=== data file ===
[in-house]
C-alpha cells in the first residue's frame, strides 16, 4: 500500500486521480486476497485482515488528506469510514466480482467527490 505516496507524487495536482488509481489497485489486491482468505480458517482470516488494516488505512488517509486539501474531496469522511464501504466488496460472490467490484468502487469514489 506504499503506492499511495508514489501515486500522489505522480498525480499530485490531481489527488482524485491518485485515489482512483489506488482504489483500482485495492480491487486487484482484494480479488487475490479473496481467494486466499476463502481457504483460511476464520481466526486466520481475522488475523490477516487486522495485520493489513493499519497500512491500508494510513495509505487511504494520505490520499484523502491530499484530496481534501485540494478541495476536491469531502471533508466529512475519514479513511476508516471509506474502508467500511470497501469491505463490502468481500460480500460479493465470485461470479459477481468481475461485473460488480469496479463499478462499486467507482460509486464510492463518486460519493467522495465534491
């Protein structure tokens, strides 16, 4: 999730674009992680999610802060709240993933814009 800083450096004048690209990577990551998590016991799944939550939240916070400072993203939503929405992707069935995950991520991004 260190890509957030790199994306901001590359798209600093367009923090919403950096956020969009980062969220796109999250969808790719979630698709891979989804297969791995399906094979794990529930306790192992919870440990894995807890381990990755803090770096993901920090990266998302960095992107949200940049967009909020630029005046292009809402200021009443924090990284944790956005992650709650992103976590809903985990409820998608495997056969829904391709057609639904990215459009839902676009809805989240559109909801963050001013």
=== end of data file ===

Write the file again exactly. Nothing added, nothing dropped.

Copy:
[in-house]
C-alpha cells in the first residue's frame, strides 16, 4: 500500500486521480486476497485482515488528506469510514466480482467527490 505516496507524487495536482488509481489497485489486491482468505480458517482470516488494516488505512488517509486539501474531496469522511464501504466488496460472490467490484468502487469514489 506504499503506492499511495508514489501515486500522489505522480498525480499530485490531481489527488482524485491518485485515489482512483489506488482504489483500482485495492480491487486487484482484494480479488487475490479473496481467494486466499476463502481457504483460511476464520481466526486466520481475522488475523490477516487486522495485520493489513493499519497500512491500508494510513495509505487511504494520505490520499484523502491530499484530496481534501485540494478541495476536491469531502471533508466529512475519514479513511476508516471509506474502508467500511470497501469491505463490502468481500460480500460479493465470485461470479459477481468481475461485473460488480469496479463499478462499486467507482460509486464510492463518486460519493467522495465534491
């Protein structure tokens, strides 16, 4: 999730674009992680999610802060709240993933814009 800083450096004048690209990577990551998590016991799944939550939240916070400072993203939503929405992707069935995950991520991004 260190890509957030790199994306901001590359798209600093367009923090919403950096956020969009980062969220796109999250969808790719979630698709891979989804297969791995399906094979794990529930306790192992919870440990894995807890381990990755803090770096993901920090990266998302960095992107949200940049967009909020630029005046292009809402200021009443924090990284944790956005992650709650992103976590809903985990409820998608495997056969829904391709057609639904990215459009839902676009809805989240559109909801963050001013």